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The stumps don't seem that big, but the trees sure were tall. After all the wood is processed we'll dig these out. The least fun job of all. Luckily cedar roots tend to be really shallow so we'll pull back the earth, axe as much as we can and then use a jack to pry what's left out.
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In a day's time we got almost 1/2 done. Bark will go straight into the shredder for mulch. Peeling makes a mess tho! We kept on top of it so after each log each of us did we cleaned up. We got lucky because the sap is running and the bark peels off like a breeze. Only thing that slows us down is the knots and branch nubs.
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I discovered it's so much easier to lean them up to peel, instead of squat down.
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The branches will be a full day's job to be rid of, We have a bunch of huge piles. It's so much we can't even mulch it all. At least some needs to go to the dump. Hopefully this summer I will have pics of beans growing in some raised beds made of these logs.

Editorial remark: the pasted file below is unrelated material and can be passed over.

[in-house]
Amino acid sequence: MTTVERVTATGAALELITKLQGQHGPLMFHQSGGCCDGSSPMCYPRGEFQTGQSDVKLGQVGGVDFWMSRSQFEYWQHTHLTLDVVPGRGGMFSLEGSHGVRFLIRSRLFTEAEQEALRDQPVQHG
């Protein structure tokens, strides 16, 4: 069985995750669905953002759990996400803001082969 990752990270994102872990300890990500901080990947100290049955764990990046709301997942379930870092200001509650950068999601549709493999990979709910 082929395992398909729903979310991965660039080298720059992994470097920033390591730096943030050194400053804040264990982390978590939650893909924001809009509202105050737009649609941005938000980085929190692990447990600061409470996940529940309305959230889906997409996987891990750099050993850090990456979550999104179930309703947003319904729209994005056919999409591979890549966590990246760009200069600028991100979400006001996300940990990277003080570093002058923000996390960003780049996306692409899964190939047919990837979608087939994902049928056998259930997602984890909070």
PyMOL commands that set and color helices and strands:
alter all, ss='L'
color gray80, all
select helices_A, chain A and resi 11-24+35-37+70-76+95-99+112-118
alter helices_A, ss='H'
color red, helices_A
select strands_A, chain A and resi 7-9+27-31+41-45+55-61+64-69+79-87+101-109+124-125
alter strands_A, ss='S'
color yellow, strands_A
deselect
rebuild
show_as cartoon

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Branching Out

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I had no idea that you could peel back the bark from a mature cedar tree. This is quite an education! I can imagine that you will have beautiful and long lasting edges on those raised beds this summer. 🌲
 

heirloomgal

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I had no idea that you could peel back the bark from a mature cedar tree.
Yes, you can peel them easily but only for short period of time in spring, and then the bark goes right back to being cemented on. Our hands were covered in sap by the end of the day, not that there's a lot in any one place, but in drops in lots of places and it accumulates. It is so darn satisfying to pry up some bark edging and pull..... and it goes 3/4 of the way down the log in a huge piece. 😌
 

heirloomgal

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I had the weirdest lightbulb moment last night. I have no idea why I didn't think of this sooner. I have been making miniature electro-culture wands for my tomato and pepper seedlings in pots for the last week. I found a great deal on copper wire at the local hardware store, 12 bucks for 100 feet.